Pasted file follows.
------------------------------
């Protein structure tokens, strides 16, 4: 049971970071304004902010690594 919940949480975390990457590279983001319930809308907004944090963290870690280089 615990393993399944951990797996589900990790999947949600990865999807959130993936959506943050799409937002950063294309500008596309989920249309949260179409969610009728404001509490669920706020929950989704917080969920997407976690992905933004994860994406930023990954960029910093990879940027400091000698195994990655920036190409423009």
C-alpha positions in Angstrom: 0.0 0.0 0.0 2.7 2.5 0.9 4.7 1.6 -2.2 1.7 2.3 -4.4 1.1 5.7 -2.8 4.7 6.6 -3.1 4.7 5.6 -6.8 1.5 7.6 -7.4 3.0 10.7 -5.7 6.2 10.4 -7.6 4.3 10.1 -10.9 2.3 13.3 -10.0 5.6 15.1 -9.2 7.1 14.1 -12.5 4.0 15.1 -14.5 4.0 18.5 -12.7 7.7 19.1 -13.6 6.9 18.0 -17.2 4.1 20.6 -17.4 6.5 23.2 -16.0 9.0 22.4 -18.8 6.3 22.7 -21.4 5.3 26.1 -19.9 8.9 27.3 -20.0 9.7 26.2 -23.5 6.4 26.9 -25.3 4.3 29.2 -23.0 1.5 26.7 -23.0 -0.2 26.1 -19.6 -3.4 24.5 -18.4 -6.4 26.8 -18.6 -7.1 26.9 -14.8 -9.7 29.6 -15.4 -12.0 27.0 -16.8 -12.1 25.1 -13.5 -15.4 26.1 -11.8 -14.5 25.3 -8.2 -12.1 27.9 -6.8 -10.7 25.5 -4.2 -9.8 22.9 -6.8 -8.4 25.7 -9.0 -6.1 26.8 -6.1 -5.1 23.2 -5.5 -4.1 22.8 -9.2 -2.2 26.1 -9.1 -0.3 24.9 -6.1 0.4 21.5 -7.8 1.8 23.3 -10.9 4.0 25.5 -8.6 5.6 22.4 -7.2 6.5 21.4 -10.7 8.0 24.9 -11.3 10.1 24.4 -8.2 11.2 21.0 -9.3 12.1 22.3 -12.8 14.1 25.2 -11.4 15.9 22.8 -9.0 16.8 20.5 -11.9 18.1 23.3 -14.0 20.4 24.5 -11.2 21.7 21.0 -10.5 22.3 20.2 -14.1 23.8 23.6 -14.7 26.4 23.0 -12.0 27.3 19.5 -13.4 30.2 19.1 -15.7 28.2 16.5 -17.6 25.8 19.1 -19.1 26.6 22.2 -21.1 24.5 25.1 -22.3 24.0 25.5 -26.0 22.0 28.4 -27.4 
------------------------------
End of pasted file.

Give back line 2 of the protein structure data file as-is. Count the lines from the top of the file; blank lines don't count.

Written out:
C-alpha positions in Angstrom: 0.0 0.0 0.0 2.7 2.5 0.9 4.7 1.6 -2.2 1.7 2.3 -4.4 1.1 5.7 -2.8 4.7 6.6 -3.1 4.7 5.6 -6.8 1.5 7.6 -7.4 3.0 10.7 -5.7 6.2 10.4 -7.6 4.3 10.1 -10.9 2.3 13.3 -10.0 5.6 15.1 -9.2 7.1 14.1 -12.5 4.0 15.1 -14.5 4.0 18.5 -12.7 7.7 19.1 -13.6 6.9 18.0 -17.2 4.1 20.6 -17.4 6.5 23.2 -16.0 9.0 22.4 -18.8 6.3 22.7 -21.4 5.3 26.1 -19.9 8.9 27.3 -20.0 9.7 26.2 -23.5 6.4 26.9 -25.3 4.3 29.2 -23.0 1.5 26.7 -23.0 -0.2 26.1 -19.6 -3.4 24.5 -18.4 -6.4 26.8 -18.6 -7.1 26.9 -14.8 -9.7 29.6 -15.4 -12.0 27.0 -16.8 -12.1 25.1 -13.5 -15.4 26.1 -11.8 -14.5 25.3 -8.2 -12.1 27.9 -6.8 -10.7 25.5 -4.2 -9.8 22.9 -6.8 -8.4 25.7 -9.0 -6.1 26.8 -6.1 -5.1 23.2 -5.5 -4.1 22.8 -9.2 -2.2 26.1 -9.1 -0.3 24.9 -6.1 0.4 21.5 -7.8 1.8 23.3 -10.9 4.0 25.5 -8.6 5.6 22.4 -7.2 6.5 21.4 -10.7 8.0 24.9 -11.3 10.1 24.4 -8.2 11.2 21.0 -9.3 12.1 22.3 -12.8 14.1 25.2 -11.4 15.9 22.8 -9.0 16.8 20.5 -11.9 18.1 23.3 -14.0 20.4 24.5 -11.2 21.7 21.0 -10.5 22.3 20.2 -14.1 23.8 23.6 -14.7 26.4 23.0 -12.0 27.3 19.5 -13.4 30.2 19.1 -15.7 28.2 16.5 -17.6 25.8 19.1 -19.1 26.6 22.2 -21.1 24.5 25.1 -22.3 24.0 25.5 -26.0 22.0 28.4 -27.4 